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Enterprise Engineering with Processes or In the Footsteps of Monty Python . Michael Hammer ESD Faculty Seminar March 2005. © 2005 Hammer and Company. All rights reserved. MIT ESD.38J-Faculty 3/05. Oil company: filling orders

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slide1
Enterprise Engineering with Processes
  • or
  • In the Footsteps of Monty Python

Michael Hammer

ESD Faculty Seminar

March 2005

© 2005 Hammer and Company. All rights reserved.

MIT ESD.38J-Faculty 3/05

slide2

Oil company: filling orders

  • cycle time reduced by 75%, cost reduced 45%, customer satisfaction increased 100%
  • Trucking firm: sales
  • RFP cycle time reduced 95%, win rate increased 70%
  • Consumer packaged goods: product deployment
  • lead time reduced 50%, inventory reduced 25%, backorders decreased 50%
  • Auto insurer: claims handling
  • cycle time reduced 90%
  • Computer firm: product development
  • time to market reduced 75%, development costs reduced 40%, customer satisfaction increased 25%
  • Electric utility: new connections
  • cycle time reduced 90%, personnel required reduced 70%

Some Interesting Results

What makes them even more interesting

slide3

The Underlying Theme: Process

  • Concept: end-to-end work
  • as opposed to piecemeal work
  • Definition: an organized group of related tasks that work together to create a result of value
  • transformation of inputs into outputs
  • structured purposeful work
  • Some common processes
  • order fulfillment order acquisition
  • procurement demand creation
  • product development plan to produce
  • Themes
  • cross-functional
  • outcome-focused
  • context for activities
  • work, not structure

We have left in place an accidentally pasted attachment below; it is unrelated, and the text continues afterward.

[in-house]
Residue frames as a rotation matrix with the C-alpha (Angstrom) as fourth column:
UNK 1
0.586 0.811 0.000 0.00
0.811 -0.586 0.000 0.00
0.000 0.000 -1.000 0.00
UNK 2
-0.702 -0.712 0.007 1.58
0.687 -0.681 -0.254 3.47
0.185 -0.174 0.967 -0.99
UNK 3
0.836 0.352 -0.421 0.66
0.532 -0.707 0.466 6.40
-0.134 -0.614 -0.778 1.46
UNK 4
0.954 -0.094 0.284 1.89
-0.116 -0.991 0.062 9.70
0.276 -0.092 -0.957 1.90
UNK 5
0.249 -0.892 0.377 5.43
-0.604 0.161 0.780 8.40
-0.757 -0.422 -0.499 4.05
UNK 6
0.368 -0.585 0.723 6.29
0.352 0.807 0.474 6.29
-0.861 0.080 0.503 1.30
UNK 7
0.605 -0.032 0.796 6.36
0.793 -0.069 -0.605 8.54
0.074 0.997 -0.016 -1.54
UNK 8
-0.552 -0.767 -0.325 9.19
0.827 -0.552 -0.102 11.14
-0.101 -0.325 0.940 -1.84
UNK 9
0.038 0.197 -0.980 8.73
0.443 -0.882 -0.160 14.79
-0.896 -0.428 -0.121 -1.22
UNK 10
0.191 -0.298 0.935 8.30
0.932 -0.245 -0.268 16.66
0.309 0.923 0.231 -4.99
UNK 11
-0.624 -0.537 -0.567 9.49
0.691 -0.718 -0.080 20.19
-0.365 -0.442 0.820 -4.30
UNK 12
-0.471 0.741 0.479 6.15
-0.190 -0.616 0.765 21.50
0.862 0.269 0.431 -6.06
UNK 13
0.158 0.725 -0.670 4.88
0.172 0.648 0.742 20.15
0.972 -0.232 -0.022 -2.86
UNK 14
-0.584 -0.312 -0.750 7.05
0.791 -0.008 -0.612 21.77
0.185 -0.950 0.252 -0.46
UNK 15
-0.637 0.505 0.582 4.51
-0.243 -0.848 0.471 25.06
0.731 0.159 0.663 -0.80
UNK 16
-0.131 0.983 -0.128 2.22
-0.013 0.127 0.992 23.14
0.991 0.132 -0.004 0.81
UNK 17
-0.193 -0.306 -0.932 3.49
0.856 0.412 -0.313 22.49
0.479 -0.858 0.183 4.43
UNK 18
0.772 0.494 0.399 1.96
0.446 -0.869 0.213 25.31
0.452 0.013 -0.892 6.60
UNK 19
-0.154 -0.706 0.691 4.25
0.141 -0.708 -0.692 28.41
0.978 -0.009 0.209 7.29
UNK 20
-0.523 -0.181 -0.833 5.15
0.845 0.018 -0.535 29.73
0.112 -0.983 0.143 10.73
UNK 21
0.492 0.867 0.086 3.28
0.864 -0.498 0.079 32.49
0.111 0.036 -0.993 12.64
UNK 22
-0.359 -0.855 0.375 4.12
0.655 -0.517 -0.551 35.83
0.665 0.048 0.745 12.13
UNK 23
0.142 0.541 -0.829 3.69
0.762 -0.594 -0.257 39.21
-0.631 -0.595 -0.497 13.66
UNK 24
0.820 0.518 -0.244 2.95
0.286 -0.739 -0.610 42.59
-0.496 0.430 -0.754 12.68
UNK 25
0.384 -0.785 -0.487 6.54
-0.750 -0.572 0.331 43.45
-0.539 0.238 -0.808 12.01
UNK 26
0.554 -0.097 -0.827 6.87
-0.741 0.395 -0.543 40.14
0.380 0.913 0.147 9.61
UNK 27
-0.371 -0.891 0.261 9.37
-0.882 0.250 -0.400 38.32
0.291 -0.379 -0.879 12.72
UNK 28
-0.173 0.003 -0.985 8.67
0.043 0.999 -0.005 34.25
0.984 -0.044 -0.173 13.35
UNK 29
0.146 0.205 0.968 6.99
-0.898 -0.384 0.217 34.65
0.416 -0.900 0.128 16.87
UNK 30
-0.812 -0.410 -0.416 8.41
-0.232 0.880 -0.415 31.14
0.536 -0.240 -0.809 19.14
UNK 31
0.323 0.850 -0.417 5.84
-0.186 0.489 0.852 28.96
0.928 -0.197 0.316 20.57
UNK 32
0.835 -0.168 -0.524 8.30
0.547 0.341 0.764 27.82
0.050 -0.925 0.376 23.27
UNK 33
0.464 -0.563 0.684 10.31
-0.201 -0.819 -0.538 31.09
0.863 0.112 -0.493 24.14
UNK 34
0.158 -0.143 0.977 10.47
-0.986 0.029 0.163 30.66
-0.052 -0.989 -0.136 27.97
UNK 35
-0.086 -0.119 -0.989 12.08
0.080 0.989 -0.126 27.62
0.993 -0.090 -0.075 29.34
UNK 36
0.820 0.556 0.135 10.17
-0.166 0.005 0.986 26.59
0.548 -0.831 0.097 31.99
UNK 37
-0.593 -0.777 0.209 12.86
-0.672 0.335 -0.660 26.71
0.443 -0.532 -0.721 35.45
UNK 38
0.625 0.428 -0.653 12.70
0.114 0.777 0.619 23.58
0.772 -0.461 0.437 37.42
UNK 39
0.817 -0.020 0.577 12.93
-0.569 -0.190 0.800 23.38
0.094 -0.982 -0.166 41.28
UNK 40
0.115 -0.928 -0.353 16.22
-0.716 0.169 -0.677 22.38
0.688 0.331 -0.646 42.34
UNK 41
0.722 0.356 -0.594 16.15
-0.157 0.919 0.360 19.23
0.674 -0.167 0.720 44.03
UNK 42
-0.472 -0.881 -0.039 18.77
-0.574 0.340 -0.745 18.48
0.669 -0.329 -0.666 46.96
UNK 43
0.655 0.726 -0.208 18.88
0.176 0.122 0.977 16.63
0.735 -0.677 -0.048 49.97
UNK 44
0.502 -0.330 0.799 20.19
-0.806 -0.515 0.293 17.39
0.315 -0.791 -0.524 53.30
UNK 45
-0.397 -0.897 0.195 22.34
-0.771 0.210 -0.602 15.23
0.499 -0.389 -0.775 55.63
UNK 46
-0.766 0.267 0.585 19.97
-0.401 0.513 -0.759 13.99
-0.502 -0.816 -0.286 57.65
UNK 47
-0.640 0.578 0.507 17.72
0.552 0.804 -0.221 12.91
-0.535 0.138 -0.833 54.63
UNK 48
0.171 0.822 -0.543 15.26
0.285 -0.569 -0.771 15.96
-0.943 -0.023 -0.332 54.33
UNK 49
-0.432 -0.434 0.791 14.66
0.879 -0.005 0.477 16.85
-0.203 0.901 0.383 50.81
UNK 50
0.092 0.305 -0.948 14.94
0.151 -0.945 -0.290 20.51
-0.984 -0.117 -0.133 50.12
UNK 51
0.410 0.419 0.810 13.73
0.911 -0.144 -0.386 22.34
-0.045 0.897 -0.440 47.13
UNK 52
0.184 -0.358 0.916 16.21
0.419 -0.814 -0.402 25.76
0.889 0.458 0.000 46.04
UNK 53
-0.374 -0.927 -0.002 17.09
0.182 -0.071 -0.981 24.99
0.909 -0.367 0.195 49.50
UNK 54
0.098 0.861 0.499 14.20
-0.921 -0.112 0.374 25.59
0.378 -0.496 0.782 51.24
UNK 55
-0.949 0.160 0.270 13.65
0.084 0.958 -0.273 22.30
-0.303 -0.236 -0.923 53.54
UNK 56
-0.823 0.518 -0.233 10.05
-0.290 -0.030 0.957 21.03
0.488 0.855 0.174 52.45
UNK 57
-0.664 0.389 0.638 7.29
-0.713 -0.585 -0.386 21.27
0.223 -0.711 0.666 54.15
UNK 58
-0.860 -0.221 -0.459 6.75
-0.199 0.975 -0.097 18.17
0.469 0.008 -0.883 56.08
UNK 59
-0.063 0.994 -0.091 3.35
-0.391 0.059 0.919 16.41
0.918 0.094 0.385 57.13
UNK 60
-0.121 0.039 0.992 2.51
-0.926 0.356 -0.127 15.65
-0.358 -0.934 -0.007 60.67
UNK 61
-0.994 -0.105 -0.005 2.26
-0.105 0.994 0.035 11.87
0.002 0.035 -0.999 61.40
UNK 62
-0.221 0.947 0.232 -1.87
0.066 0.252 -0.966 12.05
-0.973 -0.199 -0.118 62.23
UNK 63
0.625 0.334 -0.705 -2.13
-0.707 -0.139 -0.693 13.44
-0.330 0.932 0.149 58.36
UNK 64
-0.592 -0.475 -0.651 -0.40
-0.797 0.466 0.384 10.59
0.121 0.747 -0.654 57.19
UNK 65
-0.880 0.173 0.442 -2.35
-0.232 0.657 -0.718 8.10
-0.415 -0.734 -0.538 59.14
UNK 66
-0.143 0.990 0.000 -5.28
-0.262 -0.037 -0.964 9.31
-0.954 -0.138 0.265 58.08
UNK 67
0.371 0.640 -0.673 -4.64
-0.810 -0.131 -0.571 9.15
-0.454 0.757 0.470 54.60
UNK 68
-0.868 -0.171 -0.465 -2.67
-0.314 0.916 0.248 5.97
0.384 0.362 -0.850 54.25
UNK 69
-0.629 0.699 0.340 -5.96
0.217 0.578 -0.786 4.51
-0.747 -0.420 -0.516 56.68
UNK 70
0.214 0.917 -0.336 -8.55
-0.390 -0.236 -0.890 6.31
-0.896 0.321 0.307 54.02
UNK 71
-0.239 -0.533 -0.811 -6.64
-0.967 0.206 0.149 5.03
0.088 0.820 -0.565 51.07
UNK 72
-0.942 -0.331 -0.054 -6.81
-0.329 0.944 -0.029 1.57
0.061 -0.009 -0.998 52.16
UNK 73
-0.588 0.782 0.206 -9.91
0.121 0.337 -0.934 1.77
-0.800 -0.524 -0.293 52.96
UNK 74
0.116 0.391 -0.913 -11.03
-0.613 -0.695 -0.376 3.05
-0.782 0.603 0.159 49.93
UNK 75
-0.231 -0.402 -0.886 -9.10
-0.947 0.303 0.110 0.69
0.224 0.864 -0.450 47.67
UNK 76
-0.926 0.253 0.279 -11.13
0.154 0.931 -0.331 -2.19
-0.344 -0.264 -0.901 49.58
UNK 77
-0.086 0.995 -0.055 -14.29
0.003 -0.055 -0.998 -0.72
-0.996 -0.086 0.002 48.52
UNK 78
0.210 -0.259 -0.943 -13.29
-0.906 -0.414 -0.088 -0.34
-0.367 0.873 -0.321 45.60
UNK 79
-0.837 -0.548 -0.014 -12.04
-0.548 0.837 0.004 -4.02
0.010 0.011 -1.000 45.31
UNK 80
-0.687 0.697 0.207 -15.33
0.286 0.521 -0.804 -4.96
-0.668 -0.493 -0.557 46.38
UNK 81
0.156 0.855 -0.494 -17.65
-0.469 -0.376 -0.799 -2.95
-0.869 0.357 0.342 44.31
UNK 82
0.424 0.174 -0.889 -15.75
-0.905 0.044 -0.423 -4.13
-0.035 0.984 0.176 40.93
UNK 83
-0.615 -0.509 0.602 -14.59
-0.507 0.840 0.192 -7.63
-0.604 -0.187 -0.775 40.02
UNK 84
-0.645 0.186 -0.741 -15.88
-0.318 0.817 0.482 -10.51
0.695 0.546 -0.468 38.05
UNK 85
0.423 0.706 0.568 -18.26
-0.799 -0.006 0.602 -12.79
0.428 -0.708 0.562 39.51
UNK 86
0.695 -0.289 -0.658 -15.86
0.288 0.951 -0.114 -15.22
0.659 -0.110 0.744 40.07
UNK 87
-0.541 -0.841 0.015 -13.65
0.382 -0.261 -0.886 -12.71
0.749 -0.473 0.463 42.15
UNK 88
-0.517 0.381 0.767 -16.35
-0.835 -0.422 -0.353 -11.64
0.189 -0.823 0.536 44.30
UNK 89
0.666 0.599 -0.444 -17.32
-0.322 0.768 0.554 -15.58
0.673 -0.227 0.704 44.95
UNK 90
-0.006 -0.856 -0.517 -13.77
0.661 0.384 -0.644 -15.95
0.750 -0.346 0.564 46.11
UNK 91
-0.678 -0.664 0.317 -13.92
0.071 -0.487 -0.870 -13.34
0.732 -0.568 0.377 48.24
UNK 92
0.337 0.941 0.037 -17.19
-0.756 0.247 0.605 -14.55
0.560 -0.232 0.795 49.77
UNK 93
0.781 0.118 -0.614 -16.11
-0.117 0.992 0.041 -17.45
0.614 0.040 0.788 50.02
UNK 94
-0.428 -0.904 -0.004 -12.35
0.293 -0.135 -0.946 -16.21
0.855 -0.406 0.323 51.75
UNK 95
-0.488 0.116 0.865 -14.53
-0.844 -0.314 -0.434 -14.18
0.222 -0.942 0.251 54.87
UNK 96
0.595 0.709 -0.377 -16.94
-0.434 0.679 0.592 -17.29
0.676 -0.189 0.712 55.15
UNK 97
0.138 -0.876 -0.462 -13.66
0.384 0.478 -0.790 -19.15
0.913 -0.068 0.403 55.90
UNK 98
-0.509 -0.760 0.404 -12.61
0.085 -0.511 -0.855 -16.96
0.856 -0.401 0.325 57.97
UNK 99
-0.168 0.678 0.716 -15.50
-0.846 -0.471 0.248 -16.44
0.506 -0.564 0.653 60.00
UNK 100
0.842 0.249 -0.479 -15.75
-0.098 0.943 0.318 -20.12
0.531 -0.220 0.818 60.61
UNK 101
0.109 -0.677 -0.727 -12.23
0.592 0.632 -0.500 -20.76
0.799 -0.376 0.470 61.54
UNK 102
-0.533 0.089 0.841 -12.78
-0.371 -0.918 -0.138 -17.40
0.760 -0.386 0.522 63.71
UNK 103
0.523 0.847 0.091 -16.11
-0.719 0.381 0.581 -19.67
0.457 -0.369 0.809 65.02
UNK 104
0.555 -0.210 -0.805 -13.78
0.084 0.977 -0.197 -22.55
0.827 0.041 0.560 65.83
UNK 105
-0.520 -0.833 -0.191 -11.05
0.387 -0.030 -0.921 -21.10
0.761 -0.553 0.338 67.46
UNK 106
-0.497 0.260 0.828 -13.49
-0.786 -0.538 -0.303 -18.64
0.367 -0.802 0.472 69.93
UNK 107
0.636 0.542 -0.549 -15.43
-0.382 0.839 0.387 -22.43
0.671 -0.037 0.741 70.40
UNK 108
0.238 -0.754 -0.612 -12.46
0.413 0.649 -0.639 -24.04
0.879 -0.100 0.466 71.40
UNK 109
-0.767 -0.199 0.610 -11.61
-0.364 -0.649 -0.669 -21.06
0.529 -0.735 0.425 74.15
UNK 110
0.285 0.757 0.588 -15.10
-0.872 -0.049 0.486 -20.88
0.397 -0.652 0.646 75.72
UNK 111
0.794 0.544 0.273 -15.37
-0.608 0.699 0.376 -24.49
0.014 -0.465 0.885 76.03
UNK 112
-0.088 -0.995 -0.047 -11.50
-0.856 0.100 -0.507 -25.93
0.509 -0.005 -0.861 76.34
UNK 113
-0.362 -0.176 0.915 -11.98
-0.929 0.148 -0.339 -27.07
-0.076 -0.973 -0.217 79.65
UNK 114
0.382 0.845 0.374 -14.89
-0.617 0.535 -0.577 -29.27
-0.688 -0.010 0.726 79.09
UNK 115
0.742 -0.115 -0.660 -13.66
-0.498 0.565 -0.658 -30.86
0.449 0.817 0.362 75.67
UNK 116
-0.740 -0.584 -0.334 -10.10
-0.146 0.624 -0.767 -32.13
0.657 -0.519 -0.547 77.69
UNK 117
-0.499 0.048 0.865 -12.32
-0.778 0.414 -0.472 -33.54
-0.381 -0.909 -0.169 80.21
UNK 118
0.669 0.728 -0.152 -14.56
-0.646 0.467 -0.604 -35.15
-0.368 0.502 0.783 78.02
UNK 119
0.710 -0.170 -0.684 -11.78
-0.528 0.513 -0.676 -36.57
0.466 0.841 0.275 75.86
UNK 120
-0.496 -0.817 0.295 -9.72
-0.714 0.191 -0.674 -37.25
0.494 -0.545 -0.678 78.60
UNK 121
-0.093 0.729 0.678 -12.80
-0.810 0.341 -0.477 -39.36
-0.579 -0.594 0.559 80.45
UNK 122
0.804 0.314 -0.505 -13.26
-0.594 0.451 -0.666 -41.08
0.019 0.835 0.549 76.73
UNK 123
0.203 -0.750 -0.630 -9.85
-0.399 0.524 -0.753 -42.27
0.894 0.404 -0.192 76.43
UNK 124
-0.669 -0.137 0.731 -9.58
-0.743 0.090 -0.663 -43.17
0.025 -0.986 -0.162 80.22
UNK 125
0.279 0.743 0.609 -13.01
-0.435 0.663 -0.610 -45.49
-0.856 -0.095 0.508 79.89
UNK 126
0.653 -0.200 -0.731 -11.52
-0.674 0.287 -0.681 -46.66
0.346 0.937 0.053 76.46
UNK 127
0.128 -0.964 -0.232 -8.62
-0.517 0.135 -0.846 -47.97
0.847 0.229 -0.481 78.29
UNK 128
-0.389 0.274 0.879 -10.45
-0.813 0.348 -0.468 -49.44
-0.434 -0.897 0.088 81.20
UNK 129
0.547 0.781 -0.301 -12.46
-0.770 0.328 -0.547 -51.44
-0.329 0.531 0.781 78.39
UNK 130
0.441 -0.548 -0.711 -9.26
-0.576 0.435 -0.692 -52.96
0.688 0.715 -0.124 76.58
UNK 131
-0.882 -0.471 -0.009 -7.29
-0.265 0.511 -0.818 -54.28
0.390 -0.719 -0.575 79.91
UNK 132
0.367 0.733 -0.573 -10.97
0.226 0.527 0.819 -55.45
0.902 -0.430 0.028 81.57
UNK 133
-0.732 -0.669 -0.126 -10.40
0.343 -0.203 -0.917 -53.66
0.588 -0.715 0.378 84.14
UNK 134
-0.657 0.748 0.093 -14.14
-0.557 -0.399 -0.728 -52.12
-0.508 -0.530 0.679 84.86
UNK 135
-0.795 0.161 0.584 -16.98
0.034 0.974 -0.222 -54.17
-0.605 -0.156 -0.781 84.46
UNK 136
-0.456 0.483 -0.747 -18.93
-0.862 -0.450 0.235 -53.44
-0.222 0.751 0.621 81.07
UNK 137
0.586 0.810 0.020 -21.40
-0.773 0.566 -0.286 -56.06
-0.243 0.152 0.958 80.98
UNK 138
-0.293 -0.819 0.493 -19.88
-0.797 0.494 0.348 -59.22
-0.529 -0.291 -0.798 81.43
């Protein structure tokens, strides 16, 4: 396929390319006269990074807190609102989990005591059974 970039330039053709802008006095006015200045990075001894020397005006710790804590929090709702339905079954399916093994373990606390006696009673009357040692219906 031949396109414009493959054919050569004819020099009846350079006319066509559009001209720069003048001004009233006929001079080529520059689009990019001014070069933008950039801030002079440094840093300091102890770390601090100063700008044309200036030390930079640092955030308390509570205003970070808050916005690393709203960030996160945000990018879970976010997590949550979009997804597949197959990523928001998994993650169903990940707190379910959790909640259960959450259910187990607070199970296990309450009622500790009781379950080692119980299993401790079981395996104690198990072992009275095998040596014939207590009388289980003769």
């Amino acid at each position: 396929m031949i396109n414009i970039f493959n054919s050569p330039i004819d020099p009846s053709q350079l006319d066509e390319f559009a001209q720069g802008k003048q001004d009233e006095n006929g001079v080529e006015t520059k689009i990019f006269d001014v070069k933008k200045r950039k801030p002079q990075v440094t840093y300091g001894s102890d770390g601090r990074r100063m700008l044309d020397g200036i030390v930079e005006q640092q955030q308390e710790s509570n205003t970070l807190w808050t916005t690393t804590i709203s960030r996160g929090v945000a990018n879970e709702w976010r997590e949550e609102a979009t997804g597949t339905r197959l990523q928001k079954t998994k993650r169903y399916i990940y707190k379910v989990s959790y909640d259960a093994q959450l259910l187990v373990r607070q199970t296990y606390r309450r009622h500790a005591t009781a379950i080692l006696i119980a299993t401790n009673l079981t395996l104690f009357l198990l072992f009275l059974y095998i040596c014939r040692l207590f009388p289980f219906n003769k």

• tasks, not people
  • small in number
  • The reality
  • processes are present but unrecognized in every enterprise
  • reversing a 200 year legacy
slide4

The Classical Organization

Designers: Smith, Taylor, Ford

Capabilities: control, planning, scalability

Environment: stability and growth

the old way
The Old Way

CSR

Line tester

Dispatcher

Field service

technician

the old way7
The Old Way

Engineering

Sales

Tooling

Manufacturing

sample development as a process
Sample Development as a Process

Engineering

Sales and

Engineering

Tooling

Manufacturing

slide9

The Process Approach to Performance Improvement

  • Identify the enterprise’s processes
  • a business model in process terms, driven by strategic goals
  • Measure process performance
  • and set design goals
  • Create high-performance process designs
  • specifying precisely how tasks fit together
  • replacing inherited default designs
  • Implement new process designs
  • after suitable testing
  • including supporting training, infrastructure, and technology
  • Improve process performance
  • on an ongoing basis

Improved performance through improved design

slide10

The Process Lifecycle

Understand source

of performance gap

Develop intervention plan

Set performance

target